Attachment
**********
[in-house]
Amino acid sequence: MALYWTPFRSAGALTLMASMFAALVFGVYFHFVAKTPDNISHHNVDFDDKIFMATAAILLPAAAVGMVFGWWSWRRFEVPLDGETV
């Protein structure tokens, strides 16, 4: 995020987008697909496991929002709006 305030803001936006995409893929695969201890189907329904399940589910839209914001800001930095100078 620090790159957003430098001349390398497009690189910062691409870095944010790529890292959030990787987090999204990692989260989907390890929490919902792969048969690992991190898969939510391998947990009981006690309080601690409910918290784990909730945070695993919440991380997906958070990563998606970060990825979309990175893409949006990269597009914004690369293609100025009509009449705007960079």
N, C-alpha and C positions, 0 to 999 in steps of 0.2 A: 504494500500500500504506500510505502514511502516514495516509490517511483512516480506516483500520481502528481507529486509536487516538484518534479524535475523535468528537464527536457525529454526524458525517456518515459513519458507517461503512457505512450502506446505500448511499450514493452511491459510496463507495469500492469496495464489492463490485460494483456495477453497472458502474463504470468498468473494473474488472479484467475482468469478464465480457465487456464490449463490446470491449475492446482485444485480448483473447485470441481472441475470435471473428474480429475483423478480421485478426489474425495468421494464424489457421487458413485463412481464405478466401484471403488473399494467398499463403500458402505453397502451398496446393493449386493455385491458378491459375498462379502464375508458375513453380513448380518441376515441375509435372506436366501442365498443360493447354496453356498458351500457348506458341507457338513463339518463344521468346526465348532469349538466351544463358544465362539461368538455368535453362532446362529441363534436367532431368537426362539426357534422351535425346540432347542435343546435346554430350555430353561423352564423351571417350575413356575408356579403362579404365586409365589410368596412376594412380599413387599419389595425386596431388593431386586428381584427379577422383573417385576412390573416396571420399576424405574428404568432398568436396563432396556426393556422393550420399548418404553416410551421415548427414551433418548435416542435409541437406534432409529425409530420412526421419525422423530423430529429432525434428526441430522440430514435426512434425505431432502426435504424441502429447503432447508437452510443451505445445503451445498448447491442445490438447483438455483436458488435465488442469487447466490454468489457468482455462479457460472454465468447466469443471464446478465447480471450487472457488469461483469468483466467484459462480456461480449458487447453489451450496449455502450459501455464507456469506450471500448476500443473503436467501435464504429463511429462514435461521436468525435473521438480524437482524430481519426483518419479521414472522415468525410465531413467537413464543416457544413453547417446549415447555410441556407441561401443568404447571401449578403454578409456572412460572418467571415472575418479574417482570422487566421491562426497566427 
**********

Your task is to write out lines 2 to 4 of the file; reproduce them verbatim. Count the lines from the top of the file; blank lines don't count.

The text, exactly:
Amino acid sequence: MALYWTPFRSAGALTLMASMFAALVFGVYFHFVAKTPDNISHHNVDFDDKIFMATAAILLPAAAVGMVFGWWSWRRFEVPLDGETV
């Protein structure tokens, strides 16, 4: 995020987008697909496991929002709006 305030803001936006995409893929695969201890189907329904399940589910839209914001800001930095100078 620090790159957003430098001349390398497009690189910062691409870095944010790529890292959030990787987090999204990692989260989907390890929490919902792969048969690992991190898969939510391998947990009981006690309080601690409910918290784990909730945070695993919440991380997906958070990563998606970060990825979309990175893409949006990269597009914004690369293609100025009509009449705007960079």
N, C-alpha and C positions, 0 to 999 in steps of 0.2 A: 504494500500500500504506500510505502514511502516514495516509490517511483512516480506516483500520481502528481507529486509536487516538484518534479524535475523535468528537464527536457525529454526524458525517456518515459513519458507517461503512457505512450502506446505500448511499450514493452511491459510496463507495469500492469496495464489492463490485460494483456495477453497472458502474463504470468498468473494473474488472479484467475482468469478464465480457465487456464490449463490446470491449475492446482485444485480448483473447485470441481472441475470435471473428474480429475483423478480421485478426489474425495468421494464424489457421487458413485463412481464405478466401484471403488473399494467398499463403500458402505453397502451398496446393493449386493455385491458378491459375498462379502464375508458375513453380513448380518441376515441375509435372506436366501442365498443360493447354496453356498458351500457348506458341507457338513463339518463344521468346526465348532469349538466351544463358544465362539461368538455368535453362532446362529441363534436367532431368537426362539426357534422351535425346540432347542435343546435346554430350555430353561423352564423351571417350575413356575408356579403362579404365586409365589410368596412376594412380599413387599419389595425386596431388593431386586428381584427379577422383573417385576412390573416396571420399576424405574428404568432398568436396563432396556426393556422393550420399548418404553416410551421415548427414551433418548435416542435409541437406534432409529425409530420412526421419525422423530423430529429432525434428526441430522440430514435426512434425505431432502426435504424441502429447503432447508437452510443451505445445503451445498448447491442445490438447483438455483436458488435465488442469487447466490454468489457468482455462479457460472454465468447466469443471464446478465447480471450487472457488469461483469468483466467484459462480456461480449458487447453489451450496449455502450459501455464507456469506450471500448476500443473503436467501435464504429463511429462514435461521436468525435473521438480524437482524430481519426483518419479521414472522415468525410465531413467537413464543416457544413453547417446549415447555410441556407441561401443568404447571401449578403454578409456572412460572418467571415472575418479574417482570422487566421491562426497566427 